10 May 2022

Youngsters attracted to aeromodelling through new Hungarian initiative

The Hungarian Association of Modellers (MMSZ) hopes that by investing in programs to attract young participants, the sport of aeromodelling will enjoy a renaissance.

A new educational program has recently been rolled out, with a total of 68 BigViCK mini DLG kits being distributed to model clubs. The kit is designed to be easy to build and robust, with cheap electronics, making it accessible for new modelers. As part of the program, youngsters were guided by an experienced modeler, with a competition at the end, in two age categories – under and over 14.

Dr Géza Bognár kindly agreed to share the learnings from this initiative to encourage other clubs to promote aeromodelling to young people. He is one of five members of the MMSZ Presidium and, since 2017, has been responsible for education, which, he believes, is key to diversifying and developing the sport.

What is the idea behind distributing model kits to youngsters through clubs?  

Some of the challenges that are faced in aeromodelling - in Hungary and in general - are that participation from youngsters and female pilots, remains low. It is estimated that of the 1590 members of the MMSZ (which includes aircraft as well as boats and cars), around 50 are aged under 18. 

What are the main objectives of this initiative?

The main objective of this initiative was to give youngsters a feel for modelling. A secondary aim was to see if clubs are capable of assuring education for youngsters if they have financial support from the MMSZ.

Which expected or unexpected result(s) have you got so far?

The expected result was the enthusiasm of youngsters participating in the program. The unexpected result was the high-level enthusiasm of the activity leaders. We were a little bit sorry for the fact that only 29 competitors were presented in the competition, while 68 kits and radios were distributed.

Launch of aeromodel MMSZ
Launching the model

Why did you choose these specific kits?

We, the MMSZ, were supplying not only kits but kits plus radios and electronics as well. We organised a debate within the presidium, then within the category leaders. The decision was made on the basis of the result of these debates. Why this model? It is an easy-to-build one, relatively cheap, and the F3K category is a very sporting and spectacular one. The selected radio is programable via smartphone, and we supposed that all youngsters enjoy manipulating by their smartphones!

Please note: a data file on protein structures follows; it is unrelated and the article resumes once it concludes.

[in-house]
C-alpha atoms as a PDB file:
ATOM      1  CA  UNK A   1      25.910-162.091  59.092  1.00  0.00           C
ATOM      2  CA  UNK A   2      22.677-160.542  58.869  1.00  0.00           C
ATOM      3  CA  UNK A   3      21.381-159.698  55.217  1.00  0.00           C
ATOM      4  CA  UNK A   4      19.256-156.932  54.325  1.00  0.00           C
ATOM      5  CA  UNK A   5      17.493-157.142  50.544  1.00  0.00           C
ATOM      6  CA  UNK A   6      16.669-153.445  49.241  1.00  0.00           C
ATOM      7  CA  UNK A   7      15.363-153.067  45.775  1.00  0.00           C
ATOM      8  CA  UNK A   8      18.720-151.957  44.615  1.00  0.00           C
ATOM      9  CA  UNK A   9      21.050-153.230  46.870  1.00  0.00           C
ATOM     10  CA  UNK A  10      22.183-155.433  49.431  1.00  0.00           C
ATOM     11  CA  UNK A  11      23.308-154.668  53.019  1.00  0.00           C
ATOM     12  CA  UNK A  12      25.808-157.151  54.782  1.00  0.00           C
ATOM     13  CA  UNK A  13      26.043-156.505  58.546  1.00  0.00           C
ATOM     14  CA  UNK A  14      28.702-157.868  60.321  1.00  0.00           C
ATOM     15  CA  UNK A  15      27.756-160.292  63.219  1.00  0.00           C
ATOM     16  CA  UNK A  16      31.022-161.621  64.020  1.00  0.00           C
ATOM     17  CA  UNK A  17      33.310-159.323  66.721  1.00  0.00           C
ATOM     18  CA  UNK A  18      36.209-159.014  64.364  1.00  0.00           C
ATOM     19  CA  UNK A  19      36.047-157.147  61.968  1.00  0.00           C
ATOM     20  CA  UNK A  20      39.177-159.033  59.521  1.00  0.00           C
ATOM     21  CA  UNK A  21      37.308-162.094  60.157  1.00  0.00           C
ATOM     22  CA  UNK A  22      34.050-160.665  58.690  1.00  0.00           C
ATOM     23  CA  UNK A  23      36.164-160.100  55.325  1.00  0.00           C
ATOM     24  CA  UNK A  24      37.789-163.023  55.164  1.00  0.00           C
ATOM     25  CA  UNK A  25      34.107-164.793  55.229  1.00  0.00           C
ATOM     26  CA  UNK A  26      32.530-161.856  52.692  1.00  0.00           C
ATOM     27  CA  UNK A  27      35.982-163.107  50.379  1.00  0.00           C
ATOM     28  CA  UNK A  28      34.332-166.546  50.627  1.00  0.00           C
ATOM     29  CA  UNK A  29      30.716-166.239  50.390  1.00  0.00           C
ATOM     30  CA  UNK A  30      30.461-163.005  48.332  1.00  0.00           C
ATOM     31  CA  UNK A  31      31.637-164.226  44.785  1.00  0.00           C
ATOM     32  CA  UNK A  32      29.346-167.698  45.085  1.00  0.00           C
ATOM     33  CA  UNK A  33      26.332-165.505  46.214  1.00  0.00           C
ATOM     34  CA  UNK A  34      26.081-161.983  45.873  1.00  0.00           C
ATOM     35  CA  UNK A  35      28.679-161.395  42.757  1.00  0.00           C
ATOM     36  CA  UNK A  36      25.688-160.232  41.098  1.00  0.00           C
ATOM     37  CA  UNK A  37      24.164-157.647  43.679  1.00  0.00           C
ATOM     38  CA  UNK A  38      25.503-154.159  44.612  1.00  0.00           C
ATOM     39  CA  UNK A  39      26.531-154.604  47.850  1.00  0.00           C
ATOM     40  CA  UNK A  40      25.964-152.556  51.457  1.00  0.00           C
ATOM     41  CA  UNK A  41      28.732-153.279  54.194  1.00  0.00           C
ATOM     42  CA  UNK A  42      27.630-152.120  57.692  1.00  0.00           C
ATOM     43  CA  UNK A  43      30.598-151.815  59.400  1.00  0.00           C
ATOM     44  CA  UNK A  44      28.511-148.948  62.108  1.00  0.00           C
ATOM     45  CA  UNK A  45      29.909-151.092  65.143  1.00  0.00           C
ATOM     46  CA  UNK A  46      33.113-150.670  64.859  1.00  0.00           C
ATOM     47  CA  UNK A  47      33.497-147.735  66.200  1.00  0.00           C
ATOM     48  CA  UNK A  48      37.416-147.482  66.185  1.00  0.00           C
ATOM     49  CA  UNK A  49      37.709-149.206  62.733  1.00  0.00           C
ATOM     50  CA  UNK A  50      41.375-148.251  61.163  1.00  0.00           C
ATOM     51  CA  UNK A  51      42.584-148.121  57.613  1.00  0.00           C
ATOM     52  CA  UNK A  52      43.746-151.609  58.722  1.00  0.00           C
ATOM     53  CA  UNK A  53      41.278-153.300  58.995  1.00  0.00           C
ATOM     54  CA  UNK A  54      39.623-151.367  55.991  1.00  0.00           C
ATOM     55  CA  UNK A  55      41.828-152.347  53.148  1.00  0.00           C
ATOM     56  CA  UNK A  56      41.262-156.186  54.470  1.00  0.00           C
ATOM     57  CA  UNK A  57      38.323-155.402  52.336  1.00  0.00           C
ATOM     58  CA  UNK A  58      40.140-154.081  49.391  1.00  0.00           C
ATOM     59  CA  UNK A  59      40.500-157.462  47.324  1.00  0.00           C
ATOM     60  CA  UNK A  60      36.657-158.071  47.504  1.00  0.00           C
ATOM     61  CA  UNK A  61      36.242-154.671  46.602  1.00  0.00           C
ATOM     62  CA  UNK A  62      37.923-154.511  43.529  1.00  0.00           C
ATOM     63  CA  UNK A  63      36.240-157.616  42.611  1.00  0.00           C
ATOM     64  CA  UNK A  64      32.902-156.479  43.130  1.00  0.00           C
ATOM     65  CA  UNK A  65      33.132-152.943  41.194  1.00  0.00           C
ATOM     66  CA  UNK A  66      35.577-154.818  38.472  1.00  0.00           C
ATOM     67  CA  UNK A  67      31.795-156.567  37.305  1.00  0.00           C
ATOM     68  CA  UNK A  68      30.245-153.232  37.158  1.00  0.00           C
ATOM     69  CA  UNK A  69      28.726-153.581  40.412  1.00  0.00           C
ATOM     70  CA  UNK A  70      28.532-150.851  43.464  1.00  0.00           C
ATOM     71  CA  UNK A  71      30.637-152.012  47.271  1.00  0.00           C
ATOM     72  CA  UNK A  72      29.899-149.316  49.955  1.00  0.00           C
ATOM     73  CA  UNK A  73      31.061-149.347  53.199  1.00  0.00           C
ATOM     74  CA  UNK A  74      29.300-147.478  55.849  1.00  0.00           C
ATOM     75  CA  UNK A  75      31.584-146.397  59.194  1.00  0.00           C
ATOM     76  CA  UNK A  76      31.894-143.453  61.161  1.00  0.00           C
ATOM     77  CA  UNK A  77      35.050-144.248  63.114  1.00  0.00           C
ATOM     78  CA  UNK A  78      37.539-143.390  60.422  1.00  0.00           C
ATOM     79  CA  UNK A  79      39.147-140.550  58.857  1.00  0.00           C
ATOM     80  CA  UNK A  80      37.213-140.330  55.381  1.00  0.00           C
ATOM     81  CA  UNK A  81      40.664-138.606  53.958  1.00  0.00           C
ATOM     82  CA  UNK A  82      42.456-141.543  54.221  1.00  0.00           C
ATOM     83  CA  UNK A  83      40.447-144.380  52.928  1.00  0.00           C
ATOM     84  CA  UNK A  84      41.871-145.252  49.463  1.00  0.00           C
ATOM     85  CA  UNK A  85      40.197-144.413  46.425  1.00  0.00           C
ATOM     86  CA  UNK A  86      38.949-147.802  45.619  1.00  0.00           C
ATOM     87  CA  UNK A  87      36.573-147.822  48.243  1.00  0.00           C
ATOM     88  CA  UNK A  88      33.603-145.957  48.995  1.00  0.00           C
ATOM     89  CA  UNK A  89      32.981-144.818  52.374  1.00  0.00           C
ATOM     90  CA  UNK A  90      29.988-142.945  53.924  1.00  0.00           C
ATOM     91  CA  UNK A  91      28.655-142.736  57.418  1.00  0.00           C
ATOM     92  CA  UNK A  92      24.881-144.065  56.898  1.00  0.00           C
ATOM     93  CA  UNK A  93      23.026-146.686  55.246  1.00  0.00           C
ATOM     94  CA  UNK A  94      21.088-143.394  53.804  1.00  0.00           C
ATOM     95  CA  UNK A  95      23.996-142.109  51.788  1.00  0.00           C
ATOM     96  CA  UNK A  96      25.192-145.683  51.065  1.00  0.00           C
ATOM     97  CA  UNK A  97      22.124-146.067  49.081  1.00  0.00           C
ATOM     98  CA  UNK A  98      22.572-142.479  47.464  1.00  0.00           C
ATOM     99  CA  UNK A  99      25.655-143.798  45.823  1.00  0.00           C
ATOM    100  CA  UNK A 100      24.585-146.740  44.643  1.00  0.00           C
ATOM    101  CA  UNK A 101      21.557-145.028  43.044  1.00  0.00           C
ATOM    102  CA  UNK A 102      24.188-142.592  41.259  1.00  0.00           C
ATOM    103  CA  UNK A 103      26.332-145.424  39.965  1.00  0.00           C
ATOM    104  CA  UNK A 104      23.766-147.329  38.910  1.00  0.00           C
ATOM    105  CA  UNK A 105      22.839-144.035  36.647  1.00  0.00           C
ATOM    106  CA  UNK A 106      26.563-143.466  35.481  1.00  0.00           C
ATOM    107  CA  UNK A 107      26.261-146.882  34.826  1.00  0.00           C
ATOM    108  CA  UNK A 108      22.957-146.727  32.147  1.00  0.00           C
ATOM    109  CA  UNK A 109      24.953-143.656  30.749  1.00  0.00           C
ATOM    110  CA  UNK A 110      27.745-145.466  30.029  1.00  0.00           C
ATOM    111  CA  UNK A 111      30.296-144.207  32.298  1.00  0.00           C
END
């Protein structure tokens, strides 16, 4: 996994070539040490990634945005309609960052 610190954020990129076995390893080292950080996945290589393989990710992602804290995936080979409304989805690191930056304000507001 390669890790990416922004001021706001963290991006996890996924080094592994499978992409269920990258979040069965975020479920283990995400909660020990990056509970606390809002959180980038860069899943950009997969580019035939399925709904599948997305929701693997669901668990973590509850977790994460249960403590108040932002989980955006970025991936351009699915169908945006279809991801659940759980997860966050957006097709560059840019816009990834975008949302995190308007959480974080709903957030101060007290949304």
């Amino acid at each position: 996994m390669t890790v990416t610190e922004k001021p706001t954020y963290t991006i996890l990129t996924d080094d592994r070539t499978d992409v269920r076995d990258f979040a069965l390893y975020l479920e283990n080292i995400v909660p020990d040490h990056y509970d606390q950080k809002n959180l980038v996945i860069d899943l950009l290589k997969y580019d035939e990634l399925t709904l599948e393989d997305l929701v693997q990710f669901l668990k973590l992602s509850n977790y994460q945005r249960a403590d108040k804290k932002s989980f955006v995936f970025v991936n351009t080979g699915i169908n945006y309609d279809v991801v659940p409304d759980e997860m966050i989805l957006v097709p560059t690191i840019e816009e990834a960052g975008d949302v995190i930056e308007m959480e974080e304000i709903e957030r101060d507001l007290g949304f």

Tell us about the competition… Were all the competitors recipients of your kits?

This competition was the final step of our experimental education program. Youngsters guided by an experienced modeller, who was delegated and approved by a model club, built their own planes. Only the competitors involved in the program were invited to this competition and the models supplied by MMSZ were authorised for use in the competition.

MMSZ Education
Congratulations to the winners

How did you choose who received the kits? What ages are the children?

Model clubs had to apply for the kits, and we approved their application. The average age of competitors was 13 years, the oldest one was 17 and the youngest was 8. We applied two age categories: under 14 and over 14 years.

What was the biggest reward you got?

  1. The happiness of kids.
  2. Club leaders decided immediately to organise such types of competitions.

Until when will you run this program?

This program will not be repeated in the same format, but on the basis of the experimental program, we are now elaborating a more detailed program, which will be a three-level one and if it meets the consent of the MMSZ general assembly, we intend to spend the great majority of our annual budget on this future program.

What advice would you give to other FAI Members or Federations wishing to create such programs?

  1. One of the best investments in aeromodelling is the education of kids.
  2. National federations should support clubs in providing education.
  3. Do not supply material free of charge. Our biggest error was to supply material free of charge. The majority of costs should be assured by the national federation and the minor part by the clubs, perhaps even involving the participants. We are thinking of a ratio of about 80%-20%.


about The BigViCK mini DLG

  • Wingspan: 1000 mm
  • Length: 750 mm
  • Profile: MH32
  • Take-off weight: 120 g
  • Required electronics:
  • Receiver: 3-5g
  • Servos: 2 microservos of 2.2-3.7 g
  • Battery: one cell 300 m Ah

Images: MMSZ